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Loan Modification vs Short Sale

When homeowners are faced with the reality of no longer being able to afford their home, they often face a crossroads on whether they should obtain a loan modification with a lower payment or do a short sale. Let’s look at  each option:

Loan Modification:

The goal of a loan modification is to reduce a homeowner’s mortgage payments and make them more affordable. They are a fantastic option for those who have temporary hardships for less than a couple of years.  If your hardship is a permanent one then a loan modification is probably not the right option for you.

Loan Modifications are accomplished by the bank agreeing to at least one of the following:

  • Lowering the interest rate.
  • Extending the term of the loan.
  • Adding unpaid interest to the principal balance.
  • Reducing the principal balance, otherwise known as a principal reduction.

When we first started hearing about loan modifications back in 2009 almost no one was getting approved for them. A form of a loan modification that you need to be aware of is a temporary or trial loan modification. Many lenders require borrowers to make three payments in order to “show good faith” and then they deny them for a permanent modification once the trial is complete. To make matters worse, the lenders report these decreased payments to credit bureaus. However, at the end of the term, the bank is also free to say even though you made your payments on time, your loan is now in default.  This actually happened so often that in 2011 the Massachusetts Attorney General sued the 5 big banks  over this very issue. So if you do go for a loan modification just keep all of this in mind.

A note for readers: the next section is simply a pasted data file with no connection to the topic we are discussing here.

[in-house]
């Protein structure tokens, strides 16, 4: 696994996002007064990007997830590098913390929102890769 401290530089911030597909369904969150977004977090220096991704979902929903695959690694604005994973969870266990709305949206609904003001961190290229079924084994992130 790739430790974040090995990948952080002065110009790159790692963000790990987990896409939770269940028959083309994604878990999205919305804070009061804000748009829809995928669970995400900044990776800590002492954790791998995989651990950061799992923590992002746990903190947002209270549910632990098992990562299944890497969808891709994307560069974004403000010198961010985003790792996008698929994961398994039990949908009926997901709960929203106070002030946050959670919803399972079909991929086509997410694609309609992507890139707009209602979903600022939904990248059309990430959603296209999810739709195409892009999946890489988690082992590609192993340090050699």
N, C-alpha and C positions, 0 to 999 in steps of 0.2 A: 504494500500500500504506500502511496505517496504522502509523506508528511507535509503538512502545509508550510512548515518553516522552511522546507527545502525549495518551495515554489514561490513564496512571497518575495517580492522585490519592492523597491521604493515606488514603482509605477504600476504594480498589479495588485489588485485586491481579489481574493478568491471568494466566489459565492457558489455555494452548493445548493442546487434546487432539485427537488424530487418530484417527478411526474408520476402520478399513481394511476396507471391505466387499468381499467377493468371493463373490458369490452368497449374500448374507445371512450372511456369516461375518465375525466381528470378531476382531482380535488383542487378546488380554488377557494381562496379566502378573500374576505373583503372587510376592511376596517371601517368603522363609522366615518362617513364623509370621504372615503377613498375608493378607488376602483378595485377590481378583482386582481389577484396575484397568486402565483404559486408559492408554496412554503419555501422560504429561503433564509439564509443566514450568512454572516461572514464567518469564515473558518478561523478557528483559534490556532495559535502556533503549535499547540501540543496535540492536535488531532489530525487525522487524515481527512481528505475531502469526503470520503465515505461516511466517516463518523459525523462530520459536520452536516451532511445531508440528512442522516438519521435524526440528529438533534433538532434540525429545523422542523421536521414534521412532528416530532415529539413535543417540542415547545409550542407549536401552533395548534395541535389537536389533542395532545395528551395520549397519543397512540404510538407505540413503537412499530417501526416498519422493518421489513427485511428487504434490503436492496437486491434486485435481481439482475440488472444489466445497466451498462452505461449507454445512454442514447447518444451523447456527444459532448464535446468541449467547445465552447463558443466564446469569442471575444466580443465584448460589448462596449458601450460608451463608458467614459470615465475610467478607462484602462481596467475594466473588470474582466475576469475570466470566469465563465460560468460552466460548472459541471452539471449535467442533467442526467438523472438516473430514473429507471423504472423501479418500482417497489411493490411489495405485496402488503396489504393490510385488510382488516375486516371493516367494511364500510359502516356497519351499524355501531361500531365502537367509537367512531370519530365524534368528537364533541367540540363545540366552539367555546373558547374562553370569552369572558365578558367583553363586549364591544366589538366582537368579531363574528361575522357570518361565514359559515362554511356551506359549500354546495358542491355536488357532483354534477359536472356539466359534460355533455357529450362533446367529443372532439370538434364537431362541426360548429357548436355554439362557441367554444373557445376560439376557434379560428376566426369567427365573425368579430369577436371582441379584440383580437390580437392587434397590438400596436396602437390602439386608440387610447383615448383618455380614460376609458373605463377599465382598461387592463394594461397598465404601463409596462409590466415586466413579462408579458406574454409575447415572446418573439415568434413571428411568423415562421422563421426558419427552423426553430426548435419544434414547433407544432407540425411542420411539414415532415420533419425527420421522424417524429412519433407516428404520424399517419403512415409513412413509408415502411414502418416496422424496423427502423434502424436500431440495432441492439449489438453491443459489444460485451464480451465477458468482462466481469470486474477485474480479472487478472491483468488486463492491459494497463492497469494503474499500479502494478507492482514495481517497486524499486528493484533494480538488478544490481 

Short Sale:

The goal of a short sale is to sell the home for less than the mortgage balance and convince the bank(s) to forgive the difference (deficiency balance). Short sales provide a way to sell your home and get on with your life debt free.

Here are other short sale factors to consider:

  • One of the biggest benefits with a short sale is the forgiveness of all debt.
  • After 2 to 3 years of maintaining credit you will be able to qualify to buy another home after a short sale vs. 4 to 7 years through foreclosure.
  • A short sale does not negatively affect your credit as badly as a foreclosure.
  • With a short sale you are able to sell your home responsibly and move on with your life.
  • Many lenders are now paying distressed homeowners financial incentives to do short sales of anywhere between $3,000 and $35,000.

We have had hundreds of distressed homeowners come to us for a short sale after trying for over a year of trying to receive a loan modification. They are always so burnt out and sometimes simply hate their bank. Then we help them with a short sale and they end up saying, “Wow we should have done this two years ago.”

For a free no-obligation consultation on doing a short sale, fill the form below: